• The kitchen is fully equipped with all plates, cutlery, fridge etc. There is an electric cooker and microwave.
  • There is one bathroom with a shower over the bath.
  • No difficult internal stairs.
  • There is a garden (not enclosed).
  • Yes, this property is difficult to heat in the winter.
  • Yes, you have to go outside to access the bedrooms from the living accommodation.
Booking and Payment
  • If the weather is bad, please contact our booking office who will be able to tell you whether the Landmark is accessible. If the housekeeper can safely get to the building to prepare it then we consider that it is open and available for guests. However if we cannot undertake a changeover then we will do our utmost to transfer your stay to another Landmark, depending on what we have available. It may not be of a similar size or in the same part of the country as your original booking. If the building is accessible but the customer cannot travel due to poor weather in his/her local area then please be aware that Landmark will not provide a refund. However the customer may be able to claim on his/her own travel insurance. We recommend that all guests take out travel insurance when they first secure a booking.
  • We accept Maestro (if issued in the UK), Visa, MasterCard, direct transfer and sterling cheques drawn on a UK bank. Cheques should be made payable to the Landmark Trust except for Lundy stays and boat/helicopter tickets which should be payable to The Lundy Company Ltd. All payments must be in sterling.
  • The key arrangements will be included in the Further Infomation document which will be sent to you prior to your stay.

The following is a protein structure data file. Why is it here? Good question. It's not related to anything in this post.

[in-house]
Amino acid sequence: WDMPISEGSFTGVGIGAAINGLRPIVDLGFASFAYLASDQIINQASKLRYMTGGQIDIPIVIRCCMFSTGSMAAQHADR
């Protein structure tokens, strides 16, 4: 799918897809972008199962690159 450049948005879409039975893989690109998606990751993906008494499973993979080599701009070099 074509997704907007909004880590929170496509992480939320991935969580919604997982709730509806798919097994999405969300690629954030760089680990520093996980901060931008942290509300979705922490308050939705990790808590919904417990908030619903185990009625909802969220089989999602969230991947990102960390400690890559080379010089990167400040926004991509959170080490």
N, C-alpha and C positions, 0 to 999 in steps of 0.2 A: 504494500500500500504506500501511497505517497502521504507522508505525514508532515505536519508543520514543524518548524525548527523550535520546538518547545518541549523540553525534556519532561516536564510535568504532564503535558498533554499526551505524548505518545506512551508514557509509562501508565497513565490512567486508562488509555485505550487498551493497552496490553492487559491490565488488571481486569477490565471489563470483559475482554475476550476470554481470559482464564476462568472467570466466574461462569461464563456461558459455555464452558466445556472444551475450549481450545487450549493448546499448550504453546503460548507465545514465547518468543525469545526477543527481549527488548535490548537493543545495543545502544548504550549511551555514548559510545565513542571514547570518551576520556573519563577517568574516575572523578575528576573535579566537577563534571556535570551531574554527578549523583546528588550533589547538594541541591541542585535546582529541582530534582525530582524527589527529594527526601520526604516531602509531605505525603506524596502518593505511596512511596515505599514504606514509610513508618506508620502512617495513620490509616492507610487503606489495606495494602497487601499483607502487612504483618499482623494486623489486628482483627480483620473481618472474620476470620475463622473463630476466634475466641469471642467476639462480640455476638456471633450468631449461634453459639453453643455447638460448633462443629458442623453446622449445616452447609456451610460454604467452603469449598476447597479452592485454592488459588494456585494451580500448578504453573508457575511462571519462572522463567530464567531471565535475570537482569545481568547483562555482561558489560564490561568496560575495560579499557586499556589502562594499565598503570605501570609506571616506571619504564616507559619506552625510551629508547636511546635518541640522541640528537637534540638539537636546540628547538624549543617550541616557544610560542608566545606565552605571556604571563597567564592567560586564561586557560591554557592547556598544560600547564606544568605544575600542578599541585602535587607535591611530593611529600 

• If your stay starts more than two months from the date you make the booking, you are required to pay a deposit of one third of the cost of your stay (or £100 per booking, if greater) at the time of booking. Camping on Lundy and The Bunk House at Llwyn Celyn must be paid for in full at the time of booking.
  • If you wish to cancel or change your booking, please contact our Booking Office on 01628 825925
  • At the moment we only accept payment in sterling.
  • Our housekeeper will leave the key in a suitable place, the details of which will be sent to you prior to your stay.
  • It depends. Some of our most popular Landmarks are booked up a long time in advance, but many can be booked at short notice. We will always have Landmarks free for the coming weekend so it’s always worth checking our availability list.
  • No, Landmarks are available to be booked for anyone.
  • No, all the information you need can be found on our website, although we’d like you to buy one anyway as it will be a pleasure to own!
Staying at a Landmark
  • Some of our Landmarks are suitable for people with disabilities or limited mobility. However, many Landmarks have steep or narrow staircases, uneven floors and thresholds, changes of level, low ceilings or beams, as well as indistinct colours on steps and in corridors. We recommend that you call Booking Enquiries on 01628 825925 if you would like to find out the suitability of a particular Landmark for anyone with a specific disability.  Further information on access when visiting Lundy can also be found here.
  • Yes, Landmarks are only available as self-catering accommodation. We do not offer bed and breakfast.
  • Landmark does not provide catering, but we can recommend Greycoat Lumleys who can arrange for expert and well-trained staff to cater for one evening or for your entire holiday. Their cooks and chefs are able to work with you to meet your specific requirements
  • You may bring up to two dogs to properties where dogs are allowed (please see specific property details for exemptions however dogs are not permitted on Lundy except assistance dogs). They must be kept off the furniture and under proper control. A charge of £20 per stay is made for each dog. Please contact booking enquiries if a registered assistance dog is supporting one of the guests, for which there is no charge.
  • Apart from two dogs (see above) no other pets are permitted.
  • Arrival is from 4pm and departure is by 10am.
  • We do not carry insurance for breakages. However we appreciate that accidents do sometimes happen. If you have a breakage during your stay, please let the housekeeper know and if appropriate we reserve the right to invoice you accordingly.